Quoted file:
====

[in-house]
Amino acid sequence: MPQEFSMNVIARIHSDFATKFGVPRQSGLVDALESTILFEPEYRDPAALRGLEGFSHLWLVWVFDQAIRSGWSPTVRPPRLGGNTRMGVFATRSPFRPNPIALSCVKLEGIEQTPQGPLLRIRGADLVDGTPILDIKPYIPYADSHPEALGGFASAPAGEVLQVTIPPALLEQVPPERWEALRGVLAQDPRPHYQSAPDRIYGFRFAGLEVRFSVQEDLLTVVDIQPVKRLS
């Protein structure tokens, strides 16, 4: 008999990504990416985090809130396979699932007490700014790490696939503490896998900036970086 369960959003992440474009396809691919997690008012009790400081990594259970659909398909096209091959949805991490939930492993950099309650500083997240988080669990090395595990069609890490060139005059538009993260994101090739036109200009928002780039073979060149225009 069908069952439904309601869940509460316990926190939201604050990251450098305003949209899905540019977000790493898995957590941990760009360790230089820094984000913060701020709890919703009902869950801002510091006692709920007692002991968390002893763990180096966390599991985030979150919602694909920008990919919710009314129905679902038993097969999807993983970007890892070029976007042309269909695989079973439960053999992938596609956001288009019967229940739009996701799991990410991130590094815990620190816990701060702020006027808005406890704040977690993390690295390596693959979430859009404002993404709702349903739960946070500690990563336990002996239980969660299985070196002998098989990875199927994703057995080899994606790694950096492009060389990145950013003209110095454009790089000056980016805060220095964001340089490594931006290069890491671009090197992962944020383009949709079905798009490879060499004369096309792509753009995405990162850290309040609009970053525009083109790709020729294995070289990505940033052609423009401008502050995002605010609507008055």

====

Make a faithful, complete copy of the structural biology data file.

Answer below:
[in-house]
Amino acid sequence: MPQEFSMNVIARIHSDFATKFGVPRQSGLVDALESTILFEPEYRDPAALRGLEGFSHLWLVWVFDQAIRSGWSPTVRPPRLGGNTRMGVFATRSPFRPNPIALSCVKLEGIEQTPQGPLLRIRGADLVDGTPILDIKPYIPYADSHPEALGGFASAPAGEVLQVTIPPALLEQVPPERWEALRGVLAQDPRPHYQSAPDRIYGFRFAGLEVRFSVQEDLLTVVDIQPVKRLS
């Protein structure tokens, strides 16, 4: 008999990504990416985090809130396979699932007490700014790490696939503490896998900036970086 369960959003992440474009396809691919997690008012009790400081990594259970659909398909096209091959949805991490939930492993950099309650500083997240988080669990090395595990069609890490060139005059538009993260994101090739036109200009928002780039073979060149225009 069908069952439904309601869940509460316990926190939201604050990251450098305003949209899905540019977000790493898995957590941990760009360790230089820094984000913060701020709890919703009902869950801002510091006692709920007692002991968390002893763990180096966390599991985030979150919602694909920008990919919710009314129905679902038993097969999807993983970007890892070029976007042309269909695989079973439960053999992938596609956001288009019967229940739009996701799991990410991130590094815990620190816990701060702020006027808005406890704040977690993390690295390596693959979430859009404002993404709702349903739960946070500690990563336990002996239980969660299985070196002998098989990875199927994703057995080899994606790694950096492009060389990145950013003209110095454009790089000056980016805060220095964001340089490594931006290069890491671009090197992962944020383009949709079905798009490879060499004369096309792509753009995405990162850290309040609009970053525009083109790709020729294995070289990505940033052609423009401008502050995002605010609507008055």